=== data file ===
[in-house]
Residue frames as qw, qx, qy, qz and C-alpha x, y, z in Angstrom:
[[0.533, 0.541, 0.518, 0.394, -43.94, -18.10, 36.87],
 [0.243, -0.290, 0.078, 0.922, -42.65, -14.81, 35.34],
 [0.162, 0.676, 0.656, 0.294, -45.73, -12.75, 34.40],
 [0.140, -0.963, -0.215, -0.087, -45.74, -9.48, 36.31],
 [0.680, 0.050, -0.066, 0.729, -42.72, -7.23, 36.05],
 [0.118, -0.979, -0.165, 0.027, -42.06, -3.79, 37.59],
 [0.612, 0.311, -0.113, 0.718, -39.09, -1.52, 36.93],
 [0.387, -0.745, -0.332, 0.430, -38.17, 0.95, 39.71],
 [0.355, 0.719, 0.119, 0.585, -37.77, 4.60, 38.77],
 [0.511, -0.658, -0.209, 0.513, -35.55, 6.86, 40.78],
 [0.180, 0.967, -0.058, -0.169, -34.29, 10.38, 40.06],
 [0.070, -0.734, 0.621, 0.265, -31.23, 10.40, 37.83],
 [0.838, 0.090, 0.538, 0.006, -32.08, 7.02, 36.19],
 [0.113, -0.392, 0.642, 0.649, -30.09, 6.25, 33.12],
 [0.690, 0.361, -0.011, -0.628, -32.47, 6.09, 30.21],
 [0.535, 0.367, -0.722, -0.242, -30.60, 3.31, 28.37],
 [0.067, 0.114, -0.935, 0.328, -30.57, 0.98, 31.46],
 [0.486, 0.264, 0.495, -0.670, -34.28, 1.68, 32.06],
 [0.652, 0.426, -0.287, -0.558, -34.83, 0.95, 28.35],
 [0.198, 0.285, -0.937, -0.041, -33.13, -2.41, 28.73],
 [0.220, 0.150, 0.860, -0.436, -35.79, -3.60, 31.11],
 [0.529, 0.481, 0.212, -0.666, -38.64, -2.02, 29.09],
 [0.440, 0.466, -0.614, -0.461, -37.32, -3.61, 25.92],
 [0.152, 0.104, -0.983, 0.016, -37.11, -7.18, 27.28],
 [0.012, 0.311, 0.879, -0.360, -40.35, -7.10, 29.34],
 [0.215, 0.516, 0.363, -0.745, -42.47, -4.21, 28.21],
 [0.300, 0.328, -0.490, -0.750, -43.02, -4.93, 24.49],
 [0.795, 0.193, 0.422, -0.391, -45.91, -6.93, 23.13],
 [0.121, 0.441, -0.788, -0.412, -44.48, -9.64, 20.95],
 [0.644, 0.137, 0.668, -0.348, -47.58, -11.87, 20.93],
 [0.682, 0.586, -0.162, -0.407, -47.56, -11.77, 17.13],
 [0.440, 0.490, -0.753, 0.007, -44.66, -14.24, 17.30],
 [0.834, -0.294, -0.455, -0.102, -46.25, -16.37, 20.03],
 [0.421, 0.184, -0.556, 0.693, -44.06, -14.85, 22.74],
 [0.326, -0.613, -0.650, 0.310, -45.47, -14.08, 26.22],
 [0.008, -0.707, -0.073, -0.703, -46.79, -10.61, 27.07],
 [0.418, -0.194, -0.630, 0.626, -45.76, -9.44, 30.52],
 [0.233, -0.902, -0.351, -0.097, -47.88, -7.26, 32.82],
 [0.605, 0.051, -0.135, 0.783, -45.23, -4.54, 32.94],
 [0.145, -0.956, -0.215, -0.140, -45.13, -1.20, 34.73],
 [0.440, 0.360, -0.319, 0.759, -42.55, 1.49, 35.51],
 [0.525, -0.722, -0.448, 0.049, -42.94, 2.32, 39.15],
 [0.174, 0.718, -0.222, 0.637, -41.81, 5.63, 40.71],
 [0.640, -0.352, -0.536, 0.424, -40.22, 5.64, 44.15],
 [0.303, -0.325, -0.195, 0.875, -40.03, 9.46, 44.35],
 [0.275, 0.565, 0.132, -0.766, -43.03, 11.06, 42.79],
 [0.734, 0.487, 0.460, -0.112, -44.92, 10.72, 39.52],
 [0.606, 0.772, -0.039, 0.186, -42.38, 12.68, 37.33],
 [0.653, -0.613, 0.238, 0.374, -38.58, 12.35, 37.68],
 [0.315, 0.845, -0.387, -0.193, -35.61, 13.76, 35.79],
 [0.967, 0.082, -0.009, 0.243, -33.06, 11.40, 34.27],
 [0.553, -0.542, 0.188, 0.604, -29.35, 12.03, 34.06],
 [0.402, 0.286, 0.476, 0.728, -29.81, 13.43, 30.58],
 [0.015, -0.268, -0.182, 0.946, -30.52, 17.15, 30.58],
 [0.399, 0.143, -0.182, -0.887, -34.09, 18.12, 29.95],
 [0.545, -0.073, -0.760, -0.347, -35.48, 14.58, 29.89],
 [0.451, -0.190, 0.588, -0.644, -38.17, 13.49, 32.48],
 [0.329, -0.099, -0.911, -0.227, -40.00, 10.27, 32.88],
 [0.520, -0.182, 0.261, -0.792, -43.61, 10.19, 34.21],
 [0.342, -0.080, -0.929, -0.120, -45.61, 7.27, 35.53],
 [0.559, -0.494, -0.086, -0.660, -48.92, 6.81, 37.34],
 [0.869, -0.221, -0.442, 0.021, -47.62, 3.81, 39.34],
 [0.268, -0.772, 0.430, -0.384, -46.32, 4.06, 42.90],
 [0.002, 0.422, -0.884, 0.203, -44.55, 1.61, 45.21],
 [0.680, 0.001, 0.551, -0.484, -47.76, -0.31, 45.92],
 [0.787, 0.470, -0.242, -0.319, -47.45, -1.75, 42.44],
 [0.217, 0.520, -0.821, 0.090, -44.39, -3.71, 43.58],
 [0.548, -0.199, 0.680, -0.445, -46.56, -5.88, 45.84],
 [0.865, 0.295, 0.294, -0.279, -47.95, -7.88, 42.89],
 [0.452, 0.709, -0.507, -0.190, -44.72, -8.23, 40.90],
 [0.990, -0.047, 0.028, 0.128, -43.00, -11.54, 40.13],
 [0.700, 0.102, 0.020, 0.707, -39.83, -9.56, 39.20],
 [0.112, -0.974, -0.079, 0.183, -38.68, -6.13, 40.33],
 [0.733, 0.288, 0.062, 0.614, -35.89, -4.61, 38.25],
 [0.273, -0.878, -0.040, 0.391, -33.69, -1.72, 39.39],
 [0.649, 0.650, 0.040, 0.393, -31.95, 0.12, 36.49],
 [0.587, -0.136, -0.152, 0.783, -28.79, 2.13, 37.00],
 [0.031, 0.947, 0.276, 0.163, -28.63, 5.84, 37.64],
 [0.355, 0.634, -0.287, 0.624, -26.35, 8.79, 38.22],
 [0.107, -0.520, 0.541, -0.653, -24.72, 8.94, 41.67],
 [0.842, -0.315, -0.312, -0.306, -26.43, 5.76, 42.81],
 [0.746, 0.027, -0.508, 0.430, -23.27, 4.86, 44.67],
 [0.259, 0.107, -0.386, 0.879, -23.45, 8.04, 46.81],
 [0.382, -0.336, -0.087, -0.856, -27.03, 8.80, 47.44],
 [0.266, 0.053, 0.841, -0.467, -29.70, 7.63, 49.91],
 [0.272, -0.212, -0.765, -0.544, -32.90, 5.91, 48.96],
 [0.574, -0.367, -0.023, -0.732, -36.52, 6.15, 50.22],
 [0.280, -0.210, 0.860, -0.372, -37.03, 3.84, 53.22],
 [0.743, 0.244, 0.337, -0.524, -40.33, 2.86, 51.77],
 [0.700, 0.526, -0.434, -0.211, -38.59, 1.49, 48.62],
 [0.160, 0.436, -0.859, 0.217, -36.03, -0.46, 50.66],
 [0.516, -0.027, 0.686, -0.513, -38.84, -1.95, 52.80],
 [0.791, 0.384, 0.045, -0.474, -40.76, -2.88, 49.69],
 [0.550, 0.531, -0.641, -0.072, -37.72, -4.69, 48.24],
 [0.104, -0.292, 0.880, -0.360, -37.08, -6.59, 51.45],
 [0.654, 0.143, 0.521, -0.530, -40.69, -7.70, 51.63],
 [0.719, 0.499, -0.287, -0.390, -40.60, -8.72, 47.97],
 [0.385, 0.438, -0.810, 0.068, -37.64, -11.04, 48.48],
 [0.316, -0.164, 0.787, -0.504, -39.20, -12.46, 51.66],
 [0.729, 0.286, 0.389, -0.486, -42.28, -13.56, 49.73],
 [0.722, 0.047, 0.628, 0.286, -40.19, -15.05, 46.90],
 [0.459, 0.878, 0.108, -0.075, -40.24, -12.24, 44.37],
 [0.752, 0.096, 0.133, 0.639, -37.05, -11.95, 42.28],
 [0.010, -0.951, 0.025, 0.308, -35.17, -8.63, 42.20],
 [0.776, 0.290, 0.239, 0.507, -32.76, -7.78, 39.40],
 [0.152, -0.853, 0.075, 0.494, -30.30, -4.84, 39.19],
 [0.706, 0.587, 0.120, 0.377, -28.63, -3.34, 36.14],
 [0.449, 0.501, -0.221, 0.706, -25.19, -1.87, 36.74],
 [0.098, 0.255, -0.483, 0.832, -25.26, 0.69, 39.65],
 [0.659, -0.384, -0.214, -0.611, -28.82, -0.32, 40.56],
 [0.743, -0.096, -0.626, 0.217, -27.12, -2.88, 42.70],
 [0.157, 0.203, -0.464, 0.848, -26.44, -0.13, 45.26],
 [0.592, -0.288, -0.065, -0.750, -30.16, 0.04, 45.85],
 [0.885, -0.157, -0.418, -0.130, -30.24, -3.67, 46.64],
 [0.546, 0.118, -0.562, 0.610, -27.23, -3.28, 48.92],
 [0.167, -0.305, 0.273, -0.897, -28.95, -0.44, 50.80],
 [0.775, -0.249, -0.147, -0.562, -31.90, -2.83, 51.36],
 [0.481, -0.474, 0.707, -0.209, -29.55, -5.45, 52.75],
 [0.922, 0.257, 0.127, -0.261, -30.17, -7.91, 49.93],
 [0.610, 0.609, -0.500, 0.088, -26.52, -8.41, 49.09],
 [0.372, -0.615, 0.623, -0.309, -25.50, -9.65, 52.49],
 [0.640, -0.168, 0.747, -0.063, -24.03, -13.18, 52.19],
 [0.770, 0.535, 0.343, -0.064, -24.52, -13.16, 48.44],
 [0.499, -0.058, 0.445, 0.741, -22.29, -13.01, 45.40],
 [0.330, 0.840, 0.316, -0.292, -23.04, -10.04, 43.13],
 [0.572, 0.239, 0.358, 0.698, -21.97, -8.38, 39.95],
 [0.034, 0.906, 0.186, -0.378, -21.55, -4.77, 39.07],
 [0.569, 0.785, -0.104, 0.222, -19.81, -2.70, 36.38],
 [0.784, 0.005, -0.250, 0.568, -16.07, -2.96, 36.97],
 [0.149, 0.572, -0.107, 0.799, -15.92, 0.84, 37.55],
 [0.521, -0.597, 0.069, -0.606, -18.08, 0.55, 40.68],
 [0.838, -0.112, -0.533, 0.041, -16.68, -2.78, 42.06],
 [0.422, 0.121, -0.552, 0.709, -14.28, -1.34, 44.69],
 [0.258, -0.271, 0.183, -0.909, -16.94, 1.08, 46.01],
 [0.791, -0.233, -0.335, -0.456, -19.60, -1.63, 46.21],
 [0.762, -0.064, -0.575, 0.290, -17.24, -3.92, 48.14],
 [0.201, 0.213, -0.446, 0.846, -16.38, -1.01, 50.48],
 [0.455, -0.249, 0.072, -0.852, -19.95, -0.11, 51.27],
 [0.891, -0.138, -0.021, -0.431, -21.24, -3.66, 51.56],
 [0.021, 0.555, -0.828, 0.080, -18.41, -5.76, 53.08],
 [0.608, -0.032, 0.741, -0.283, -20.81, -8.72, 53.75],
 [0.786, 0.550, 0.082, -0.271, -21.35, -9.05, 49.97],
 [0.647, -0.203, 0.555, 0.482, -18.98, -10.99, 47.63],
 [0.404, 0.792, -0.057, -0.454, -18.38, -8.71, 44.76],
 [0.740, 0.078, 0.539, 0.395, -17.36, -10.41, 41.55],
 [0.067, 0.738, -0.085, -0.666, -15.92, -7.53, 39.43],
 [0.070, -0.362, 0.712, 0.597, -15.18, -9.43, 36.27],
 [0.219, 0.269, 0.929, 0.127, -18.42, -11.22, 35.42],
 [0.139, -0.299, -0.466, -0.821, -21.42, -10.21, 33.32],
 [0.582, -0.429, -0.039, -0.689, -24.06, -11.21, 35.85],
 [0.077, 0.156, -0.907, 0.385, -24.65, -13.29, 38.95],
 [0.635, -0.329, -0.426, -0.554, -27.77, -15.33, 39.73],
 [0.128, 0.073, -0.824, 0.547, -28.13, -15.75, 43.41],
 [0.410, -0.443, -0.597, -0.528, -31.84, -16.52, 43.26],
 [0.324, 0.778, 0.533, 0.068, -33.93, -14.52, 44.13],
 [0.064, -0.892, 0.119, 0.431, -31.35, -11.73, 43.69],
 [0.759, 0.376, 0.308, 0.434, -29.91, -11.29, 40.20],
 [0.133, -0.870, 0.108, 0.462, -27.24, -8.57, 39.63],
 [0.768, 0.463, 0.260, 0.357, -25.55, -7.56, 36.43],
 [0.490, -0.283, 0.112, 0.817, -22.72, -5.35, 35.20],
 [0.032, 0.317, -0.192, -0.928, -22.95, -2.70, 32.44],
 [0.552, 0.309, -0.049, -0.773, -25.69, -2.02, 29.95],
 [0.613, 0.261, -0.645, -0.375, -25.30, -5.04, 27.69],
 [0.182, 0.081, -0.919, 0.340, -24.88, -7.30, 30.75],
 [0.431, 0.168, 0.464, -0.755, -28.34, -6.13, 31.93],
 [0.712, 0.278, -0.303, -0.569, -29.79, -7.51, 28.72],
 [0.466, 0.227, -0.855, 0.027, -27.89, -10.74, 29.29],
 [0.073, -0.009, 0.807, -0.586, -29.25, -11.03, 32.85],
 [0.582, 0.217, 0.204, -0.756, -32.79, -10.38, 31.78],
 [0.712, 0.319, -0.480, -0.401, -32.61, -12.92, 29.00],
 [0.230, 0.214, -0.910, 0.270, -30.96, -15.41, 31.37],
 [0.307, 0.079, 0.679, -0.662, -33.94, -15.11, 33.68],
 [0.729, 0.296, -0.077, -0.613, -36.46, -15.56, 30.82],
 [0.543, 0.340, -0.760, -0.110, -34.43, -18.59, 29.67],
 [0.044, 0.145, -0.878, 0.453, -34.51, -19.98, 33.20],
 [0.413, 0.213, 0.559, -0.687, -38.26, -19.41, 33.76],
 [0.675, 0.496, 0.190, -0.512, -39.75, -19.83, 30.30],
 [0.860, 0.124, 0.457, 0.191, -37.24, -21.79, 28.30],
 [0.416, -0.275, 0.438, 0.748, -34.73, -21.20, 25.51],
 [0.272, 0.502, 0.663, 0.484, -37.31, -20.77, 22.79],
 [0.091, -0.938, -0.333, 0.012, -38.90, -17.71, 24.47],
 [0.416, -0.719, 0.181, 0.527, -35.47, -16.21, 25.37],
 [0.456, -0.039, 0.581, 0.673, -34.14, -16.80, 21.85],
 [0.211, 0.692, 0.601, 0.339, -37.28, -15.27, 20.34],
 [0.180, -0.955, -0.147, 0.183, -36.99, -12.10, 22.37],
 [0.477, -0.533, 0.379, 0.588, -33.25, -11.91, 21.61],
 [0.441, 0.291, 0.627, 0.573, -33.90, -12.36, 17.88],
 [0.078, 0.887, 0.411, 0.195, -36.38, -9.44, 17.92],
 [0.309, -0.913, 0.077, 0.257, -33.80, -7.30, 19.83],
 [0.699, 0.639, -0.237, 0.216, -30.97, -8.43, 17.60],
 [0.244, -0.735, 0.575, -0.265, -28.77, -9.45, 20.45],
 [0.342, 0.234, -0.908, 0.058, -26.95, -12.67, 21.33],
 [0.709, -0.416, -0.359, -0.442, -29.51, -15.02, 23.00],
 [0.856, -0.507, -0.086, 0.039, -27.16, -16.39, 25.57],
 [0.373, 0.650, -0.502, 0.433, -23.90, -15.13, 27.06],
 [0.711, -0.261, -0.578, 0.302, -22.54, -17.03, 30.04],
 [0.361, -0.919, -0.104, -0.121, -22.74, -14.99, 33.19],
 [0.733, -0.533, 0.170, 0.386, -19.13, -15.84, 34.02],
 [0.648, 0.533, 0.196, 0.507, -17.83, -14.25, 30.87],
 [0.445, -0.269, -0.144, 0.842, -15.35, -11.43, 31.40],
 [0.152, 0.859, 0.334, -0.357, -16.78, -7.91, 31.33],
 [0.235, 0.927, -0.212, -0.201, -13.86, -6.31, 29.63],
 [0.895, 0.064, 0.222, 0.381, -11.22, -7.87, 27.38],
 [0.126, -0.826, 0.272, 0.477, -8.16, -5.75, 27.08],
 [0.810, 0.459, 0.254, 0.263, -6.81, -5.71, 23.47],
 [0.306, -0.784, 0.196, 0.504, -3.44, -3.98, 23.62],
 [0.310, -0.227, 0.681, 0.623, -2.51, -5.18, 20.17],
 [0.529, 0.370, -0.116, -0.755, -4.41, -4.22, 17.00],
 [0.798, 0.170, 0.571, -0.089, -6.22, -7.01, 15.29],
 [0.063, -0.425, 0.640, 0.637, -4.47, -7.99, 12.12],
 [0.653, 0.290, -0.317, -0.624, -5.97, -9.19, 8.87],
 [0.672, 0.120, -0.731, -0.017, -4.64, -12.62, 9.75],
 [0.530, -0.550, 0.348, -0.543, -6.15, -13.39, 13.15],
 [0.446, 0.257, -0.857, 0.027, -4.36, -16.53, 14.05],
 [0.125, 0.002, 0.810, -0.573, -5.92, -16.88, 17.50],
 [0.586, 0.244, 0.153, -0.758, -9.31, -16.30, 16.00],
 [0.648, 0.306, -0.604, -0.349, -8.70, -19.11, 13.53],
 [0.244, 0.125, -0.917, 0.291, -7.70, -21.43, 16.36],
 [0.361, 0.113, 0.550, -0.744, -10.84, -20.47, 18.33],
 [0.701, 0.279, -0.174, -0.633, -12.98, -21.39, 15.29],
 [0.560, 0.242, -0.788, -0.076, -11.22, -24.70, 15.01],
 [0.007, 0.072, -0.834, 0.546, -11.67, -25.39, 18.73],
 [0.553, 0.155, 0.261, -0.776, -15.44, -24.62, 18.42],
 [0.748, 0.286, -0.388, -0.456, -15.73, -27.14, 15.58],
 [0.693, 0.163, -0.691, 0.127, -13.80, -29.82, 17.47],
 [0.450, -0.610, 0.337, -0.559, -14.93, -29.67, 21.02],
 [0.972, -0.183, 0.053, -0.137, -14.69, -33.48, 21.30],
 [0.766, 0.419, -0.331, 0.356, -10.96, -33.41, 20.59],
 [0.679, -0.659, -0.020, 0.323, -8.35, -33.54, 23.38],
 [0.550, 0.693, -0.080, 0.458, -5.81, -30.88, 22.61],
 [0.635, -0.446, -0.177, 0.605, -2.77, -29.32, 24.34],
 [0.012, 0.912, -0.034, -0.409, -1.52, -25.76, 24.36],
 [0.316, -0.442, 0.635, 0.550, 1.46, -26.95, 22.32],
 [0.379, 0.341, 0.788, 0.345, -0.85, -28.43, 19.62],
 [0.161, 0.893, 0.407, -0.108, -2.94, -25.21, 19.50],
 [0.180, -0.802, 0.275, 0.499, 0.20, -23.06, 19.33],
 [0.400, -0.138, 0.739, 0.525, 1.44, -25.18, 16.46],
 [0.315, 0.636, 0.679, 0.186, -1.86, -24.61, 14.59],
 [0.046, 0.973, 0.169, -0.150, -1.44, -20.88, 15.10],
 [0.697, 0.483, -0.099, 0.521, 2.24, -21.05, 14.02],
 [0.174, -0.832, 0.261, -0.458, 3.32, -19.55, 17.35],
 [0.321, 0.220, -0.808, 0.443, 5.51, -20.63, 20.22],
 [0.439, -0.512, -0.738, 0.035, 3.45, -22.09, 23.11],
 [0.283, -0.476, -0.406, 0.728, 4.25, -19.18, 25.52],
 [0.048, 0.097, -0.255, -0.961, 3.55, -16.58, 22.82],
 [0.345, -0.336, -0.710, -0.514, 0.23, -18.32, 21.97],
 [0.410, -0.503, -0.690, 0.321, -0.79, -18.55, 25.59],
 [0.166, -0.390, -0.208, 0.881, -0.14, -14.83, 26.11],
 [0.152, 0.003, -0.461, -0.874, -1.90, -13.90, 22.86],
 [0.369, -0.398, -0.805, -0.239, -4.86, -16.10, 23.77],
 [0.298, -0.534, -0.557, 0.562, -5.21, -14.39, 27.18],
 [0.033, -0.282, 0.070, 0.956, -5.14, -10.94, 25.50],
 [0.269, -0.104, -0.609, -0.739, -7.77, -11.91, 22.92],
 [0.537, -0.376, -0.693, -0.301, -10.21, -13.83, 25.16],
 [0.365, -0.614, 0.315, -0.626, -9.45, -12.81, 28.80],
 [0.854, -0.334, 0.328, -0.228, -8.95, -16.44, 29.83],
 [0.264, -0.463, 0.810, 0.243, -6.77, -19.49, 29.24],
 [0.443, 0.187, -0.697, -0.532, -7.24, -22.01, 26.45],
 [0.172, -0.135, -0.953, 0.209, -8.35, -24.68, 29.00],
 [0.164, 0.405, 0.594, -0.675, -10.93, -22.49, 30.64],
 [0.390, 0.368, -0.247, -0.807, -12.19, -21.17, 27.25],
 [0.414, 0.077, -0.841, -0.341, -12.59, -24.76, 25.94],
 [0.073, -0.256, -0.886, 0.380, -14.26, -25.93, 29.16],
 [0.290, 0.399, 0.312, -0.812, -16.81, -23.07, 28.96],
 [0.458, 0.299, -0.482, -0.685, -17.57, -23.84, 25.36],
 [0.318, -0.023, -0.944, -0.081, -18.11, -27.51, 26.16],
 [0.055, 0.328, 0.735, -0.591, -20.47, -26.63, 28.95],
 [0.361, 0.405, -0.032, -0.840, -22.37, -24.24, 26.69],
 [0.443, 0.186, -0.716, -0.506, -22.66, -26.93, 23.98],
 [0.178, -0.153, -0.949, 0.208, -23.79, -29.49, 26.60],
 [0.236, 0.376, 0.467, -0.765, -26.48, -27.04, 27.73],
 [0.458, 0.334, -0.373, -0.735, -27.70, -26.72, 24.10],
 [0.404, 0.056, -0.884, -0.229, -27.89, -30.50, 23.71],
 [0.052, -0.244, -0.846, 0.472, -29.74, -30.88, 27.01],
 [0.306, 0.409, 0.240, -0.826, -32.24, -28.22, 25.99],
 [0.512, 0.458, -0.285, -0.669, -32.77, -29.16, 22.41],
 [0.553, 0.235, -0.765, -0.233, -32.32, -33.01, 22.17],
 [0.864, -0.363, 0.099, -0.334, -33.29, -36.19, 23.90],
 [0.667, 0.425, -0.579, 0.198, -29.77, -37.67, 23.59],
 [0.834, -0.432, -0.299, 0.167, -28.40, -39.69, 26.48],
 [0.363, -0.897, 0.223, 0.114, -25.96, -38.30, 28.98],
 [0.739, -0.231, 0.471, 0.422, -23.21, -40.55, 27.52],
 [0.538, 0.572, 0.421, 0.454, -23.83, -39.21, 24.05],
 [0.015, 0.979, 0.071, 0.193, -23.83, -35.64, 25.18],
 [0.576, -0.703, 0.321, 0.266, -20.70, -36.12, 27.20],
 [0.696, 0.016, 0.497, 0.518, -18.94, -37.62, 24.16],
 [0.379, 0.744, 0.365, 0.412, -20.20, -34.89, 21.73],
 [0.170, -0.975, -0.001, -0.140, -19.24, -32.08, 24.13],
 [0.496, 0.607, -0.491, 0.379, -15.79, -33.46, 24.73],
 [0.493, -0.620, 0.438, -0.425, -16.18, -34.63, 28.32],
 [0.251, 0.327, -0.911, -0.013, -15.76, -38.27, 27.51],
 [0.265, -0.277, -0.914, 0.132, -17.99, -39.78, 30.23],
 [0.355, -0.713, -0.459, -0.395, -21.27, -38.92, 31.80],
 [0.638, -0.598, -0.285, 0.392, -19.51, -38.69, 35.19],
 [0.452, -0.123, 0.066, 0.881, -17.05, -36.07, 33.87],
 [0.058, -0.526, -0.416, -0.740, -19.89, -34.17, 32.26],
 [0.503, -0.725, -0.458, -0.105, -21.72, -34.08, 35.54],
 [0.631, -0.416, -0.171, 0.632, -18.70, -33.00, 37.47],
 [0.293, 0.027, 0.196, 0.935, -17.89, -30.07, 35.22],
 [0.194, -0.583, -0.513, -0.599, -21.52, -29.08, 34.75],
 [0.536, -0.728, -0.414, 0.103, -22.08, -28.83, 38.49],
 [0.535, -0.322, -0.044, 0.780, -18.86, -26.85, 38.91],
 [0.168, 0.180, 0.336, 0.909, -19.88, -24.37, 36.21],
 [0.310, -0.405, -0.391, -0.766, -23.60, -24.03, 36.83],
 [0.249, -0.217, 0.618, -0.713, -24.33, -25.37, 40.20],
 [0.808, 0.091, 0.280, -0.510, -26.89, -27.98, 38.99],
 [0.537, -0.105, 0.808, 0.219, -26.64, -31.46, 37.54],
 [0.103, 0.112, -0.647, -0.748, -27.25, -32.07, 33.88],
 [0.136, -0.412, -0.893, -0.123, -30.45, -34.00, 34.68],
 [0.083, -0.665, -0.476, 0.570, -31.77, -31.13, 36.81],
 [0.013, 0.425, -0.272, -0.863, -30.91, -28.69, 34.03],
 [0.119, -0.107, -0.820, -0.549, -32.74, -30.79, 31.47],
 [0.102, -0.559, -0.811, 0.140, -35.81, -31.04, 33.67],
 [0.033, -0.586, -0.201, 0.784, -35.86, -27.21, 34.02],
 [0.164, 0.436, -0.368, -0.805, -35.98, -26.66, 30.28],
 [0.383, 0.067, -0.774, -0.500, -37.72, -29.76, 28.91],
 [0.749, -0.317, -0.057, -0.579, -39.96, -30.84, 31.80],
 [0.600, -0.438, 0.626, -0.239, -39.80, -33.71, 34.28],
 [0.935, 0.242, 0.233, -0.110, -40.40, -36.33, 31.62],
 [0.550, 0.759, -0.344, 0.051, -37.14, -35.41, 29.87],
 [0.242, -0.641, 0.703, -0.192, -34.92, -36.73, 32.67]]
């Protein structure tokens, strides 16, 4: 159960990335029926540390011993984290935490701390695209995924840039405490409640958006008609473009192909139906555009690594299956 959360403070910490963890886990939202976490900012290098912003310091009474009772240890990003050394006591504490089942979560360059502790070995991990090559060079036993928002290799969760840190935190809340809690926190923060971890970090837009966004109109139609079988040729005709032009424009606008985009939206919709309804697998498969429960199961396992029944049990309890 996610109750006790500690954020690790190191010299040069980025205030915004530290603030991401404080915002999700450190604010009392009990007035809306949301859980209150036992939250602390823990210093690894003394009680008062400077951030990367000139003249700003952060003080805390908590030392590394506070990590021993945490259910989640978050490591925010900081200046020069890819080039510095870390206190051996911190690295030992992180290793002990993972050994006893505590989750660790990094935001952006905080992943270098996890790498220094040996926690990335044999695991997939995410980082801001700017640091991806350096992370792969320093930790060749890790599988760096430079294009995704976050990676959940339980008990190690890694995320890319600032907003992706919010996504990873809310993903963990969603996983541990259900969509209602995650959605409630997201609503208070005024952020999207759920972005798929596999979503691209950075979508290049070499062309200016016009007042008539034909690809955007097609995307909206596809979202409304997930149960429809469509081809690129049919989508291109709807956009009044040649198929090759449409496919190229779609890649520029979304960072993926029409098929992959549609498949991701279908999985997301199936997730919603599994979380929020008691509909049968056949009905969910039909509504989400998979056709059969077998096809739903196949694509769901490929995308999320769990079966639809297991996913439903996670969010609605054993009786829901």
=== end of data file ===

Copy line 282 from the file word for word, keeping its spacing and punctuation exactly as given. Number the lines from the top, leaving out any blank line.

 [0.834, -0.432, -0.299, 0.167, -28.40, -39.69, 26.48],